Will Your Antivirus Software Fail You?
The latest report from AV-Test, an independent anti-virus testing lab, has some surprising results. Is your favorite Internet Security tool on the list of the top 16 products tested? Read on for my assessment of this report...
Which Antivirus Products Offer the Best Protection?
AV-Test analyzed sixteen popular security software packages for Windows, and rated them on Protection, Performance, and Usability. Each of those categories could receive a maximum score 6 points. Interestingly, eight of those products received a perfect score of 18 points. But that's not really the most important takeaway.
In that top scoring group were Avast Free Antivirus , AVG Internet Security, Avira Security for Windows, Kaspersky Standard, McAfee Total Protection, Microsoft Defender, Norton 360, Trend Micro Internet Security. Other products that received a perfect 6.0 score for Protection (arguably the most important factor for a security tool) were AhnLab V3, Bitdefender Internet Security, Microworld eSCan, and PC Matic. F-Secure SAFE, Malwarebytes Premium, and Protected.net Total AV, each scored 5.5, and K7 Computing Total Security brought up the rear with a 5.0 score.
Each product was tested for Protection in two phases. First, the "real-world test" involved throwing several hundred "zero-day" malware samples at each of the would-be defenders. Zero-day malware refers to a vulnerability discovered shortly before the test, with the assumption that the security products would not yet have built-in protection for that specific attack. In the real-world test, the hope is that the built-in defenses of a security tool would be able to detect and defend against a newly discovered zero-day malware sample.
Perfection in this phase indicates that a product has the smarts to recognize heretofore unseen threats, in the same way that the human "innate" immune system defends against newly emerging viruses. The good news is that in the May 2023 test, thirteen of the sixteen products had a zero-day detection rate of 100%. F-Secure and Malwarebytes had a 98.5% score. In June, however, Kapersky, Microsoft Defender scored 99.3% and Malwarebytes 98.6%. Depending on the size of this sample of "hundreds", that could mean users of Kapersky, Microsoft Defender and Malwarebytes were (or still are) exposed to a dozen or so dangerous zero-day attacks.
In the second phase of testing, each product was tested against a "reference set" of over 16,000 dangerous and currently circulating viruses, trojans and other malware. The expectation here is all of these well-known threats would be detected, with no exceptions whatsoever. In both the May and June 2023 tests, everyone scored 100%, except for Malwarebytes which blocked 99.9%. Is that a problem? Maybe... 99.9 percent of 16,000 leaves Malwarebytes Premium users exposed to 16 currently circulating cyberthreats.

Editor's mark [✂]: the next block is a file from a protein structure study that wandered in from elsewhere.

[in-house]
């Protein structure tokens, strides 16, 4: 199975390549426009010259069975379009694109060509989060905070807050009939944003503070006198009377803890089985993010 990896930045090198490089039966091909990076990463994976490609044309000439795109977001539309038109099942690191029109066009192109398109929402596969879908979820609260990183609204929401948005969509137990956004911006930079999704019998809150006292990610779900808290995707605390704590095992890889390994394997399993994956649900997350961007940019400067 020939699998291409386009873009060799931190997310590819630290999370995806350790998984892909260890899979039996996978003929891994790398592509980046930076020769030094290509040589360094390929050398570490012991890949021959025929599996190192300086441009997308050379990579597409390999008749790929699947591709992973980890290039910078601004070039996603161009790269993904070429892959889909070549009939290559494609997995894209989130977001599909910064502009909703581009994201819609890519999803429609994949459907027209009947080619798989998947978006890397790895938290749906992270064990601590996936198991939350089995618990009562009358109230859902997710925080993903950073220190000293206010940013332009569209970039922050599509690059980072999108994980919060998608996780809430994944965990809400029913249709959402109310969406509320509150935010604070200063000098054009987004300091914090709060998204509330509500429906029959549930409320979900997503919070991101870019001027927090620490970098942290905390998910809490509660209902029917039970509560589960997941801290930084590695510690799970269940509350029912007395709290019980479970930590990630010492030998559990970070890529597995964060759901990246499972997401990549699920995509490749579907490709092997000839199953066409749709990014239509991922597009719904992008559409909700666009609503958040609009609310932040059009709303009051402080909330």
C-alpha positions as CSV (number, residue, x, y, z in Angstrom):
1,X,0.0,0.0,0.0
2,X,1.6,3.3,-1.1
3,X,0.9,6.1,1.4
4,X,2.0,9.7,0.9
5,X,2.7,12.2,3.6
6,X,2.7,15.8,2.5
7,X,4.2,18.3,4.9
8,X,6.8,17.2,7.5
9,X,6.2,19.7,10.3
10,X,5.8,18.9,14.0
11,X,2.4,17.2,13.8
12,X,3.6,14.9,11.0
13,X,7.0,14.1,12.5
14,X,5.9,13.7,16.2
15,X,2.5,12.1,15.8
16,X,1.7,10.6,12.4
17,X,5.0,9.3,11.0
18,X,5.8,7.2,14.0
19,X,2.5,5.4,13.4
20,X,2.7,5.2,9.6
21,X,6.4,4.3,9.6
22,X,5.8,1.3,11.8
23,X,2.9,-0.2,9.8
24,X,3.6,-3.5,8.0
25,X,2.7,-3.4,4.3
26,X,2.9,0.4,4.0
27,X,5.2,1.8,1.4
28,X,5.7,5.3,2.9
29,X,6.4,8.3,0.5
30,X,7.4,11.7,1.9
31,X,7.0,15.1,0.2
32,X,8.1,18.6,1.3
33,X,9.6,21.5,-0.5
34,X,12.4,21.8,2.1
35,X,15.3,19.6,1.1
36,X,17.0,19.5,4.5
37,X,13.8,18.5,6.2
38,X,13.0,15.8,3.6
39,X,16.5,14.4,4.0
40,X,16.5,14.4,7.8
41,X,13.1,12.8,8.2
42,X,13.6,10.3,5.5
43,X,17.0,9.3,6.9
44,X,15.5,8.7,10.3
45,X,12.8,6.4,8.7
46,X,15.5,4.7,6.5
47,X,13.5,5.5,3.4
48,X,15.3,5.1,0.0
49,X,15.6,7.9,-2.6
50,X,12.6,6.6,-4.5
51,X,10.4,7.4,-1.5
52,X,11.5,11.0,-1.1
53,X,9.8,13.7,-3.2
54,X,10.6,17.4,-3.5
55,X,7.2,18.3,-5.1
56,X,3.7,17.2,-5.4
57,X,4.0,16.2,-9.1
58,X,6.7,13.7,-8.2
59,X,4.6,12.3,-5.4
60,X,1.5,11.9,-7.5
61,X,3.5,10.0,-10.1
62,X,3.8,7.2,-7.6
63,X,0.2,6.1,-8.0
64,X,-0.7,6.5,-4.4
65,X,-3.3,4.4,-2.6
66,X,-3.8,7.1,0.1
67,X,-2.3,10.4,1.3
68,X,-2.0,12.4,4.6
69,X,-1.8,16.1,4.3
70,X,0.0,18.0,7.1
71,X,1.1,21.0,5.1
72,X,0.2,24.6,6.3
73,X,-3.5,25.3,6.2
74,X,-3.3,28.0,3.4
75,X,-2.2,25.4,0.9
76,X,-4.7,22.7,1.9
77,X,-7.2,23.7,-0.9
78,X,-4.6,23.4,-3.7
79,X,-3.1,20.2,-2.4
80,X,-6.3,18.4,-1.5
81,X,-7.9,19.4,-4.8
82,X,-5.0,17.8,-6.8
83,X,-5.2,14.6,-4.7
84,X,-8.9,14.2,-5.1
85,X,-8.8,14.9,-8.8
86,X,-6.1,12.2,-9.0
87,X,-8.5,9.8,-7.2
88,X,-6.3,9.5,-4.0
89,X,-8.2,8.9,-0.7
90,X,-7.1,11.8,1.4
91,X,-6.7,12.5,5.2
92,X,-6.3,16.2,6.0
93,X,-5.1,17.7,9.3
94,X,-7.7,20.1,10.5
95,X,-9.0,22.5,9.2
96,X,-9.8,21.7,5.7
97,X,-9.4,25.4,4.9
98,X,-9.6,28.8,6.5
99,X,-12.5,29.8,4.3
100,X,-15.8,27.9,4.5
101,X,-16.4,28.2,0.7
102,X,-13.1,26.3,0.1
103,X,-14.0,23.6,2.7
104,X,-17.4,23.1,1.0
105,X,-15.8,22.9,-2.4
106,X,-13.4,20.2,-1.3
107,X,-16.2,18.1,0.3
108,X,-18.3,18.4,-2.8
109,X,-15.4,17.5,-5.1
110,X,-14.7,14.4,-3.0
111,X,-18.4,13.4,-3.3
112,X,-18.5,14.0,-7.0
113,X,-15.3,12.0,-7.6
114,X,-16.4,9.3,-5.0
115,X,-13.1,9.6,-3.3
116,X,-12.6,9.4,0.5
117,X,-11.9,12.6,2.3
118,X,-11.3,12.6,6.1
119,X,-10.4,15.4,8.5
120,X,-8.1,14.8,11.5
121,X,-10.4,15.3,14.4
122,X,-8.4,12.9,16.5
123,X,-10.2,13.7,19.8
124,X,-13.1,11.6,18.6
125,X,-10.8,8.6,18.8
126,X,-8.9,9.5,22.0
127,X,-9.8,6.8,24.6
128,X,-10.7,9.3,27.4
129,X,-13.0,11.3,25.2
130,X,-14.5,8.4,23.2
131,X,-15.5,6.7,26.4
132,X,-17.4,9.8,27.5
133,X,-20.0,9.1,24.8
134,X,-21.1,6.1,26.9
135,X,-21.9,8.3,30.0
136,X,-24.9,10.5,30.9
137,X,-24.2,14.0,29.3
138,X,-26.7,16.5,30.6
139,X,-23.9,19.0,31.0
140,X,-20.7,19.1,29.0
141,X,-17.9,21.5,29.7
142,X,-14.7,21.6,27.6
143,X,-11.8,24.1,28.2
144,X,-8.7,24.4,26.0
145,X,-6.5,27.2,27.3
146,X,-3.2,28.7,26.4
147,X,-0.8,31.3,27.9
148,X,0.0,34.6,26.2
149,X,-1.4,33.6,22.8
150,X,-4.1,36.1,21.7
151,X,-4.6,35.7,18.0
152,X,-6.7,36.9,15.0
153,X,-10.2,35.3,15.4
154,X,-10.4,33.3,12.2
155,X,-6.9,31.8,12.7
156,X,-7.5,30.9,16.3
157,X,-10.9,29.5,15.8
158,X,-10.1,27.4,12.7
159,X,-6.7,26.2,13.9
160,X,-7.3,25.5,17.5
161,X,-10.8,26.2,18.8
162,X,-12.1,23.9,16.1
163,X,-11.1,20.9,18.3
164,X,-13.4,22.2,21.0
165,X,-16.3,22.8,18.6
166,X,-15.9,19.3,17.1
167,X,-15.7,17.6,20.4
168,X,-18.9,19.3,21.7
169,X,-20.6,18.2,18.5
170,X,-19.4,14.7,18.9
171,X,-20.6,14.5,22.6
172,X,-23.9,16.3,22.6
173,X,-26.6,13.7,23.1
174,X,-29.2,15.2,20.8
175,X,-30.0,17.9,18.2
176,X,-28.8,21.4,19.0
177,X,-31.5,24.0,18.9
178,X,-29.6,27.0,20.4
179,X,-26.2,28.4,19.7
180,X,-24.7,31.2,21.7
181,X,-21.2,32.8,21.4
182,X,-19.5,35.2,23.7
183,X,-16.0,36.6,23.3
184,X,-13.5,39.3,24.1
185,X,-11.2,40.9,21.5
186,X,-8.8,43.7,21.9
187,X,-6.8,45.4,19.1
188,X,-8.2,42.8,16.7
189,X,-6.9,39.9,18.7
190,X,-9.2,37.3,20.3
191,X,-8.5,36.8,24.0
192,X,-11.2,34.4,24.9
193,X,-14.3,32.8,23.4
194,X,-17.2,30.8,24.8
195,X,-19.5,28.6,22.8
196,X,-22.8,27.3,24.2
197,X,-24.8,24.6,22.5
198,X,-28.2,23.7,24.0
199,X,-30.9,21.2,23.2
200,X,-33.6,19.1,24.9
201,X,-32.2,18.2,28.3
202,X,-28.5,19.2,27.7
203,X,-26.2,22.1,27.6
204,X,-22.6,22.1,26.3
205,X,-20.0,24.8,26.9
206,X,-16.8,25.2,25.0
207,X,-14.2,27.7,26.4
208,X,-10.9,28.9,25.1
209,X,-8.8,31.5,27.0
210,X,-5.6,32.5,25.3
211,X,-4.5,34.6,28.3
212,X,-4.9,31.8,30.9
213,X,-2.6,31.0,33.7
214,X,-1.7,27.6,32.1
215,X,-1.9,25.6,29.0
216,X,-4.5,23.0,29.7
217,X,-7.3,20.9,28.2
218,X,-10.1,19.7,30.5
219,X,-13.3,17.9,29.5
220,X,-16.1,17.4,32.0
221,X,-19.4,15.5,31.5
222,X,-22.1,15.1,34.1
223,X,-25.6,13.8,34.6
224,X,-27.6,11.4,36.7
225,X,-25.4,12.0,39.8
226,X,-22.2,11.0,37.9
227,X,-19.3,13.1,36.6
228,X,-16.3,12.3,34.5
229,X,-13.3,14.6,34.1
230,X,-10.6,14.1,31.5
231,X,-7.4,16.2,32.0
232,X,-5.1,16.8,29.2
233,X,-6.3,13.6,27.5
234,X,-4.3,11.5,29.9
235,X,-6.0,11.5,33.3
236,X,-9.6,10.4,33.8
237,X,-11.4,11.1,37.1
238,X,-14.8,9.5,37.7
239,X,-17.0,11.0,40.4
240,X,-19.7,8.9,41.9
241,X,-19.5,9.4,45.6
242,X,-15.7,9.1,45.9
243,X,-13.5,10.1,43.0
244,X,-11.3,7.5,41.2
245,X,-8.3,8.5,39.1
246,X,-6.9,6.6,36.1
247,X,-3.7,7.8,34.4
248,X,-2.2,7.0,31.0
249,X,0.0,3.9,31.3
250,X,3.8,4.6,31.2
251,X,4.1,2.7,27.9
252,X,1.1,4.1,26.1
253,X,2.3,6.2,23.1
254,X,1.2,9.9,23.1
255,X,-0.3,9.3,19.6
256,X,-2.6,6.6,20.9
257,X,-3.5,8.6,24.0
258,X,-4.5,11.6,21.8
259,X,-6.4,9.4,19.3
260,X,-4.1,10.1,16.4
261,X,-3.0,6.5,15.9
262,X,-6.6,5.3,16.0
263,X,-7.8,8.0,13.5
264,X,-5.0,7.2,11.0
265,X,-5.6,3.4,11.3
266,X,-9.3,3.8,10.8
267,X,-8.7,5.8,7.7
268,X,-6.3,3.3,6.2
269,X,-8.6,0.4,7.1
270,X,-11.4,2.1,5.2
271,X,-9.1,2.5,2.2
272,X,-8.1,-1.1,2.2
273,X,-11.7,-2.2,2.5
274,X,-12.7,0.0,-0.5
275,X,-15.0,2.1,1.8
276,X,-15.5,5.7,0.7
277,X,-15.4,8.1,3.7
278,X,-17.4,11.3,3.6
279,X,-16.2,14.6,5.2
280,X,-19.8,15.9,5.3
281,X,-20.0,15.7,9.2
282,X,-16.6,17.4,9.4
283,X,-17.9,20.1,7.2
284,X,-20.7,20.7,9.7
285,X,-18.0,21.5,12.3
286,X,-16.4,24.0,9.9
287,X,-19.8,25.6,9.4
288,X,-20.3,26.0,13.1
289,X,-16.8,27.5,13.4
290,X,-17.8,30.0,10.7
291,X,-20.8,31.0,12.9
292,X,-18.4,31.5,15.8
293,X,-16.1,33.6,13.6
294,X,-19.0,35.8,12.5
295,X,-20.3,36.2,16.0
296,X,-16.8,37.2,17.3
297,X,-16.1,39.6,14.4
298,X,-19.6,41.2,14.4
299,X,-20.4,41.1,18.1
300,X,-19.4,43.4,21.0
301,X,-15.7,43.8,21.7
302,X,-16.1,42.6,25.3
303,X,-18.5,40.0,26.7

What About Performance and Usability?
You might expect that with all that behind-the-scenes work computer security software tools are doing to protect users, that there would be some impact on overall system performance. AV-Test measured how systems equipped with the various security products handled tasks such as launching popular websites, opening applications, installing new software, and copying files. For all of the contenders, the AV-Test results show only the slightest impact on system performance. My belief is that NONE of this is noticeable in practical terms.
As for Usability, I'd say this is another non-issue. As it turns out, "usability" refers only to instances where the software incorrectly flagged a legit program or download. After scanning 1.3 million files, the only products that did not score a perfect 6.0 were Bitdefender, Microworld and PC Matic, each of which had only "a few" false positives.
PC Matic is often criticized in these "usability" tests, but the reason it has a slightly higher number of false positives is that it uses a "whitelist" approach, which assumes that ALL incoming files are dangerous, unless they have already been vetted and found good. I've used PC Matic for six years, and in the course of my work, I download and test a lot of software. The only files it has flagged are one 30-year-old DOS program, and a power supply monitoring tool. In both cases, I was able to click a button and allow them to proceed. If your experience is anything like mine, clicking "Allow" once every few years does not affect the usability of a program.
(RELATED: See my review of PC Matic 4.0)
Bottom line, in my humble opinion, the Performance and Usability metrics are really not important, and probably not worth considering when selecting an antivirus product. The important thing about any security tool is... Security! Does it detect well-known incoming threats and protect you? Is it nimble enough to recognize new threats and proactively block them?
Let me know if you agree. Will this AV-Test report motivate you ditch your current protection and try something else? Post your comment or question below...
This article was posted by Bob Rankin on 29 Sep 2023
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Article information: AskBobRankin -- Will Your Antivirus Software Fail You? (Posted: 29 Sep 2023)
Copyright © 2005 - Bob Rankin - All Rights Reserved